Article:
A couple of months ago, Rush Limbaugh reflected on the series of school shootings in the United States, and the Republican host drew a partisan conclusion: "The people that are shooting up schools more than likely vote Democrat."
There's no evidence to suggest this is true, but accuracy obviously isn't a priority. The goal with rhetoric like this is to distract from potential policy solutions while exploiting violence for partisan gain.
And in an unexpected twist, a Republican presidential hopeful yesterday made the implicit case that Limbaugh wasn't ambitious enough. For Ted Cruz, it's not just school shooters who are Democrats, but violent criminals in general who are members of the party he holds in contempt. Politicoreported yesterday:
Ted Cruz on Monday equated Democrats with violent crime.
In an interview with conservative radio host Hugh Hewitt on Monday, the Texas senator said that "the simple and undeniable fact is the overwhelming majority of violent criminals are Democrats."
In the same interview, the Texas Republican added, "There's a reason why the Democrats for years have been viewed as soft on crime. The Democrats know convicted felons tend to vote Democrat."
Media Matters posted the audio clip and transcript of the exchange.
The Cruz campaign hasn't substantiated the claim, but again, the point of partisan vitriol isn't to make substantive policy arguments. The presidential hopeful is being provocative for the sake of being provocative.
From the outset, one of the more important flaws in the Republican campaign against Planned Parenthood was its post-policy rationale. As we discussed a few months ago, when GOP lawmakers in Congress first saw controversial videos about the health organization over the summer, Republicans quickly hatched a plan to accuse the group of outrageous crimes and abuses.
There was just one nagging detail: there's literally no evidence Planned Parenthood did anything illegal. It didn't sell fetal tissue for a profit; it didn't misuse public resources, and it didn't violate any laws. The Republican plan was based on a foundation of quicksand.
GOP lawmakers, however, wouldn't let these pesky facts get in the way. They proceeded to launch hearings, investigations, and a new select subcommittee anyway, without much regard for whether the anti-Planned Parenthood campaign made any substantive sense.
For Democrats, this seemed like an annoying distraction from Congress' real-world priorities. But after a series of attacks on Planned Parenthood facilities, including last week's deadly mass shooting in Colorado Springs, BuzzFeed reports that congressional Dems are starting to see the Republican campaign as less of an aggravation and more of a danger that needs to end.
Democrats in Congress are using the recent shooting at a Planned Parenthood clinic in Colorado to once again put pressure on Republicans to disband a select committee tasked with investigating the women's health organization.
Returning to Washington after Thanksgiving break on Monday, some Democrats more forcefully called for ending the committee, which was formed by House Republicans after the release of a series of undercover videos accusing Planned Parenthood of selling aborted fetuses' organs and tissues. Democrats also referred to the shooting on Friday, which killed three people, as an act of terror -- language that abortion rights supporters have pushed lawmakers to use to suggest that a network of anti-abortion groups and advocates have helped fuel violence.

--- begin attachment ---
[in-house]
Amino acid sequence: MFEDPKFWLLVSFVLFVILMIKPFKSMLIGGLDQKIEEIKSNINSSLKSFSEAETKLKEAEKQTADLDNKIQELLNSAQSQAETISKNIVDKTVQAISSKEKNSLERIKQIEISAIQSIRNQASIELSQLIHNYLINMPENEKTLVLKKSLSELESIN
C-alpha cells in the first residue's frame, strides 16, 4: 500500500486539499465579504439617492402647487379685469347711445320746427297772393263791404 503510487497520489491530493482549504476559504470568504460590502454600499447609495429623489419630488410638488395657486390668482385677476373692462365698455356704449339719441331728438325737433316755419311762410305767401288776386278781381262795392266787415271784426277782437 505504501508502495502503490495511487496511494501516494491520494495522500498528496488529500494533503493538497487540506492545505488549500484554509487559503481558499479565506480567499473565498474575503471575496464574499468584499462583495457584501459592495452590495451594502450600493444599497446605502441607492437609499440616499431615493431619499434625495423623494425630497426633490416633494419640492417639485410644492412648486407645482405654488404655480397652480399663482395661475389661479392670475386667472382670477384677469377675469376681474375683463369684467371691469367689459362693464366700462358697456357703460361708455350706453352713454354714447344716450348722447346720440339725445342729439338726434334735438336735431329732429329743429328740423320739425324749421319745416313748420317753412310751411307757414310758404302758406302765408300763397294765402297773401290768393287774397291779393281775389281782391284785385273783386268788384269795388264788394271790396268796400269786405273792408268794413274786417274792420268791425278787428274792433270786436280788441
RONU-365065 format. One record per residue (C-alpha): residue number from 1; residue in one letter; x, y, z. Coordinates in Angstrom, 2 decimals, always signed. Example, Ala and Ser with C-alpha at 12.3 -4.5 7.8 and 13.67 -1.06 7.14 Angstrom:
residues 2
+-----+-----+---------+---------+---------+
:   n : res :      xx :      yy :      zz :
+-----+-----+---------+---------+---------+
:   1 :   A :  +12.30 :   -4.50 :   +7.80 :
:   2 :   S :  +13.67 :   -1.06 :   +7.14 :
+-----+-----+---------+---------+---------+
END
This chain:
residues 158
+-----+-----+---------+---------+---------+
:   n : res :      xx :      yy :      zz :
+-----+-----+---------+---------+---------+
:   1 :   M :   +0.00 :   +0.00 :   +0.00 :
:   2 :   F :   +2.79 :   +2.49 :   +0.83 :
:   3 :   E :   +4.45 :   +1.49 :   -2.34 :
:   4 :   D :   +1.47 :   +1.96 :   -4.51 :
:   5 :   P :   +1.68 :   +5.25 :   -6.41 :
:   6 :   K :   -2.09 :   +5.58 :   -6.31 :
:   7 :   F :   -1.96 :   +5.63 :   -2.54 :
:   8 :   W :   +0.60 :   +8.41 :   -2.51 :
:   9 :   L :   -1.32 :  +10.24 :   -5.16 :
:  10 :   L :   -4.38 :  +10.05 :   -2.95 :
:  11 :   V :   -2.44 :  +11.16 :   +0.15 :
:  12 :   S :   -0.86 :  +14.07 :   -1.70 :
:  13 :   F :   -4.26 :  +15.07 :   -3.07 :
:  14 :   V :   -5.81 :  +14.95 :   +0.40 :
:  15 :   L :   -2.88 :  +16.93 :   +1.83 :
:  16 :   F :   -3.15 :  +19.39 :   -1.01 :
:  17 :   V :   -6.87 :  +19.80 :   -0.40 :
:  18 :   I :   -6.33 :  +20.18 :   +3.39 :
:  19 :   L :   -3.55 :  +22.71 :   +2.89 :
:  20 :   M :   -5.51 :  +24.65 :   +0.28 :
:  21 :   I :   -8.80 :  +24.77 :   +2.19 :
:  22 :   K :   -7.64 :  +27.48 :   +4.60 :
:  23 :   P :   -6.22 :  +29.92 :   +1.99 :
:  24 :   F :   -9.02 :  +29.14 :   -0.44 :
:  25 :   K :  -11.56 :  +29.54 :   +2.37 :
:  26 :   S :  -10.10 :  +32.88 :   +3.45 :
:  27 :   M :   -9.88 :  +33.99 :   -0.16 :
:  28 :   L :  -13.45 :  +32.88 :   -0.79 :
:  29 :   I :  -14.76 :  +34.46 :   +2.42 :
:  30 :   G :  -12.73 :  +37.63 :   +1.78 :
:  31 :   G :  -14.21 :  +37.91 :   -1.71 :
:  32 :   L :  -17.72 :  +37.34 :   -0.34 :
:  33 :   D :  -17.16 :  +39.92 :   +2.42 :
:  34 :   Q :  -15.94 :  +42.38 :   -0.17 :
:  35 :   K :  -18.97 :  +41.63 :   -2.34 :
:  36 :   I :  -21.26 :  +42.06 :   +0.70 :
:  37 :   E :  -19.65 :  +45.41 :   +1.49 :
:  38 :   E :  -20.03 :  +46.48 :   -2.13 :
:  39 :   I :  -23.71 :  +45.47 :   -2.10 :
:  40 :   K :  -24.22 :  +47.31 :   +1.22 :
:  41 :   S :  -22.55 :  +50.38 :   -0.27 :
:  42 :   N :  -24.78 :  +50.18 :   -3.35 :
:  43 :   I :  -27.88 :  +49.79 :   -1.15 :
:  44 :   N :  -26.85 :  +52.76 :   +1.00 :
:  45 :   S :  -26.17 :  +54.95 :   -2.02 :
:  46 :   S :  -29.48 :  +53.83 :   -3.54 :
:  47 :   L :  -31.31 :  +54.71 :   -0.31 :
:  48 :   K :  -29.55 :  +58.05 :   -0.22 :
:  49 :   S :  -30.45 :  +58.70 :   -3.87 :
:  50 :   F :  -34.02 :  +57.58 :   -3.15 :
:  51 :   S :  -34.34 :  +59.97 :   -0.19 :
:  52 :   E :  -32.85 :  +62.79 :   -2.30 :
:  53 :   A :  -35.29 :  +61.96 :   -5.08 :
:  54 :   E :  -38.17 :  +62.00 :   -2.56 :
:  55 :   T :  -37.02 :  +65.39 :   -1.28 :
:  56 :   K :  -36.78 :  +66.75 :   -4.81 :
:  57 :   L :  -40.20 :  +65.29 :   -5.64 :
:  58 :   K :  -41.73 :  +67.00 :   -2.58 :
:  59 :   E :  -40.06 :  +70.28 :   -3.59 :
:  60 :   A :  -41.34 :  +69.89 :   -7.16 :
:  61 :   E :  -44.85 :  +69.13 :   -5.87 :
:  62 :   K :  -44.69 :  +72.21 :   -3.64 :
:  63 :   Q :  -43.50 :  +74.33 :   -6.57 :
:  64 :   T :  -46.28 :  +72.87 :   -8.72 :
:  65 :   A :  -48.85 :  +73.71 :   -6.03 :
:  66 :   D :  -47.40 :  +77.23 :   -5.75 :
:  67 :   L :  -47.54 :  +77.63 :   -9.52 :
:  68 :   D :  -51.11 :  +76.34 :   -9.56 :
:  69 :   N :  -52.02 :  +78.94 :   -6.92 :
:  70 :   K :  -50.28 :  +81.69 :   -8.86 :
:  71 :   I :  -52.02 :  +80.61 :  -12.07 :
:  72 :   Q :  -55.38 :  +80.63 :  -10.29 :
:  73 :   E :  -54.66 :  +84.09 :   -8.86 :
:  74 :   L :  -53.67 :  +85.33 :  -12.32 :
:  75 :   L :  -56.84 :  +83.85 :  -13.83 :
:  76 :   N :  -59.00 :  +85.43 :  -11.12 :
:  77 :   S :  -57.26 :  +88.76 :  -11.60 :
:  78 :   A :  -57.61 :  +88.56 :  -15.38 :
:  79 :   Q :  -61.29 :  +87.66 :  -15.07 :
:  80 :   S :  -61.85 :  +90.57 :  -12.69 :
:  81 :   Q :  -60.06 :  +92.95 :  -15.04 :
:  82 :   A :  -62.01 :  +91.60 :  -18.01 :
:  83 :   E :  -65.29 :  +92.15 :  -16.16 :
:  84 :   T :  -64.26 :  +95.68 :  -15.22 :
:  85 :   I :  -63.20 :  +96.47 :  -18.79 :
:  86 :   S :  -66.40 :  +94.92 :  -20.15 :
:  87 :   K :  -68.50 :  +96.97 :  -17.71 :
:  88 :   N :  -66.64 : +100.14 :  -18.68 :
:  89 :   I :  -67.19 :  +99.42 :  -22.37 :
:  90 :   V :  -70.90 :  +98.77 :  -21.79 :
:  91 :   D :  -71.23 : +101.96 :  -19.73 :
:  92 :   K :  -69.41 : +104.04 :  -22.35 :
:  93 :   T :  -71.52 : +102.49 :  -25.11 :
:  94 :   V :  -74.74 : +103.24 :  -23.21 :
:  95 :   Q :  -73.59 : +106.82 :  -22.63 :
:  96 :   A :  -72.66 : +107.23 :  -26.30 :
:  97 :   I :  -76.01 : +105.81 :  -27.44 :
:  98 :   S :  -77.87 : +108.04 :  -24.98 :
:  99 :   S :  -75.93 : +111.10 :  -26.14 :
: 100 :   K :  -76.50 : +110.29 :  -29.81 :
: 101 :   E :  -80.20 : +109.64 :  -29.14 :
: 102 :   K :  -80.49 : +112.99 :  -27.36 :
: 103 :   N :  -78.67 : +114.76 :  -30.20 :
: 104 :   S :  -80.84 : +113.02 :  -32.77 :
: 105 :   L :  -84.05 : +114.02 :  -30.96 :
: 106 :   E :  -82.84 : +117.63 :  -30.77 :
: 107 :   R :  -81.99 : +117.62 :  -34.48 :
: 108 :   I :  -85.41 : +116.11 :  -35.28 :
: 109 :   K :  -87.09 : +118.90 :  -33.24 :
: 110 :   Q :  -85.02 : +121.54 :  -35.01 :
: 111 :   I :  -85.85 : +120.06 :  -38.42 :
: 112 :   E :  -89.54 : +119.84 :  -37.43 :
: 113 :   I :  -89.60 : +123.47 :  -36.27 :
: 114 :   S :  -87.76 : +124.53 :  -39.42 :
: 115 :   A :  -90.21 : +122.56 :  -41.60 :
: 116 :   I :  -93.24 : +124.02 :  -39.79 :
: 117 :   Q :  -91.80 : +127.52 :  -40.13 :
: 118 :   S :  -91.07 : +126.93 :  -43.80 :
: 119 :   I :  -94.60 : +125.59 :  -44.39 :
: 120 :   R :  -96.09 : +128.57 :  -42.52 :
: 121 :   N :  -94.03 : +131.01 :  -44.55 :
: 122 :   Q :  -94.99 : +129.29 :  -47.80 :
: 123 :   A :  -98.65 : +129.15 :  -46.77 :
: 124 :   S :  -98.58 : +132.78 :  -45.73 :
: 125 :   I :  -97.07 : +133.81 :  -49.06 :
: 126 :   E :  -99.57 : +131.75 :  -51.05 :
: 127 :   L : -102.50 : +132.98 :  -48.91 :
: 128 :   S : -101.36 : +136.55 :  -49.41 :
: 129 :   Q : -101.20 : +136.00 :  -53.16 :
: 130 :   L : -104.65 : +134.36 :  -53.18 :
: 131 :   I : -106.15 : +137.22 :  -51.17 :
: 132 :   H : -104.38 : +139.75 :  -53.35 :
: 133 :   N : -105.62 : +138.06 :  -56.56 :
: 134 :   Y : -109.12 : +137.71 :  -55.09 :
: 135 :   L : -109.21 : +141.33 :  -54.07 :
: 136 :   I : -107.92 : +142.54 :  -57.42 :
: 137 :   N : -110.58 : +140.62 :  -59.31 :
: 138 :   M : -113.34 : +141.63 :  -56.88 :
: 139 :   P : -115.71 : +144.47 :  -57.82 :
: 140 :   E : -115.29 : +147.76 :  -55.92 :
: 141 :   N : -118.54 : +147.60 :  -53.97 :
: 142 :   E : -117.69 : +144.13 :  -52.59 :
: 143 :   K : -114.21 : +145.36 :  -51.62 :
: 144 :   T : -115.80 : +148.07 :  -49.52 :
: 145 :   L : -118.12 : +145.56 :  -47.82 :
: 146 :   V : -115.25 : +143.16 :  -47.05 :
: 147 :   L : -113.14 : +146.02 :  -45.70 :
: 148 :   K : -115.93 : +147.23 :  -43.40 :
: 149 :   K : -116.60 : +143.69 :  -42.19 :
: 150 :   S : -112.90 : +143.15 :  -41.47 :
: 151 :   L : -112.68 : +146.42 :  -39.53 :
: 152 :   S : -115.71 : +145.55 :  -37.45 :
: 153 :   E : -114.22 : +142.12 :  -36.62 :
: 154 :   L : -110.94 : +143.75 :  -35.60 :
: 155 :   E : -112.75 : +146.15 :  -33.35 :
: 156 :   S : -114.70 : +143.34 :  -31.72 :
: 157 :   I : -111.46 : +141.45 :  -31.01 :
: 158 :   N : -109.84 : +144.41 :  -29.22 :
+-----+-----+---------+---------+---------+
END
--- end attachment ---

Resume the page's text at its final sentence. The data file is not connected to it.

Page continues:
Among the lawmakers calling for Congress to scale back its anti-Planned Parenthood crusade are Senate Minority Leader Harry Reid (D-Nev.), Sen. Barbara Boxer (D-Calif.), and Rep. Jan Schakowsky (D-Ill.), who also happens to be a member of the new select committee.
Remember, the panel, which is currently hiring taxpayer-financed staffers and which has held no hearings, has not yet explained its purpose for existence. Writing in the Washington Post yesterday, Paul Waldman noted, "The idea, as it seems to be in most congressional investigations Republicans launch, is that while they don't really know what they're looking for, if they look hard enough then they'll find something that can be used against Planned Parenthood."
And while such a shamelessly partisan fishing expedition seemed exasperating before, the question now is whether congressional Republicans are contributing to a dangerous, toxic political climate for no substantive reason.
Congressional Republican efforts to sabotage U.S. domestic policy is unique in modern American history. For generations, Democrats and Republicans have waged fierce fights over all kinds of policy measures, but even bitter partisans didn't make much of an effort to weaken existing American laws and programs after they were implemented -- though that's exactly what Republicans did during the implementation of the Affordable Care Act.
But U.S. policymakers taking steps to sabotage U.S. foreign policy is qualitatively different, and far more alarming -- and in the Obama era, far more common.
We've occasionally seen individual Republicans taking steps to undermine the White House on the global stage. For example, Sen. Rand Paul (R-Ky.) traveled to Guatemala last year and worked against U.S. foreign policy during the migrant-children crisis. In 2010, then-House Minority Leader Eric Cantor (R-Va.) traveled to Israel in the hopes of undermining U.S. foreign policy in the Middle East. As long-time readers know, actions like these used to be unheard of in the American tradition, but once President Obama took office, Republicans largely re-wrote the rules.
Earlier this year, 47 Senate Republicans, led by Sen. Tom Cotton (R-Ark.), took the campaign to an entirely new level, sending a letter to Iran, telling officials not to trust the United States. The goal wasn't subtle: GOP lawmakers hoped to sabotage their own country's foreign policy in the midst of delicate international nuclear talks.
A month later, Sen. James Inhofe (R-Okla.), one of the nation's most aggressive climate deniers and the man Senate Republicans chose to lead the Senate committee on environmental policy, boasted, "The Tom Cotton letter was an educational effort." As global climate talks get underway at the COP21 conference in Paris, Republicans hope to apply the lessons of the educational effort to try to sabotage the White House once more.